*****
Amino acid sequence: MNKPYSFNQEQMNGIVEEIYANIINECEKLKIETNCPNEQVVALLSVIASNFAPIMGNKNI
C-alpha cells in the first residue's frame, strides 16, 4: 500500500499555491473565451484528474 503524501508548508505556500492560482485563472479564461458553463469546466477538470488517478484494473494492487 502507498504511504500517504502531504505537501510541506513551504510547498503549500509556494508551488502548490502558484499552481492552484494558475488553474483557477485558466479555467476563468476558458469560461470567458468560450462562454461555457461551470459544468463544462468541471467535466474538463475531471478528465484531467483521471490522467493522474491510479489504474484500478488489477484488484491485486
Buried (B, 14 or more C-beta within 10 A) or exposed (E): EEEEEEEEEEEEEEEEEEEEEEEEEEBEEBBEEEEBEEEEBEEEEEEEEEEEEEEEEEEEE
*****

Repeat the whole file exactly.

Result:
Amino acid sequence: MNKPYSFNQEQMNGIVEEIYANIINECEKLKIETNCPNEQVVALLSVIASNFAPIMGNKNI
C-alpha cells in the first residue's frame, strides 16, 4: 500500500499555491473565451484528474 503524501508548508505556500492560482485563472479564461458553463469546466477538470488517478484494473494492487 502507498504511504500517504502531504505537501510541506513551504510547498503549500509556494508551488502548490502558484499552481492552484494558475488553474483557477485558466479555467476563468476558458469560461470567458468560450462562454461555457461551470459544468463544462468541471467535466474538463475531471478528465484531467483521471490522467493522474491510479489504474484500478488489477484488484491485486
Buried (B, 14 or more C-beta within 10 A) or exposed (E): EEEEEEEEEEEEEEEEEEEEEEEEEEBEEBBEEEEBEEEEBEEEEEEEEEEEEEEEEEEEE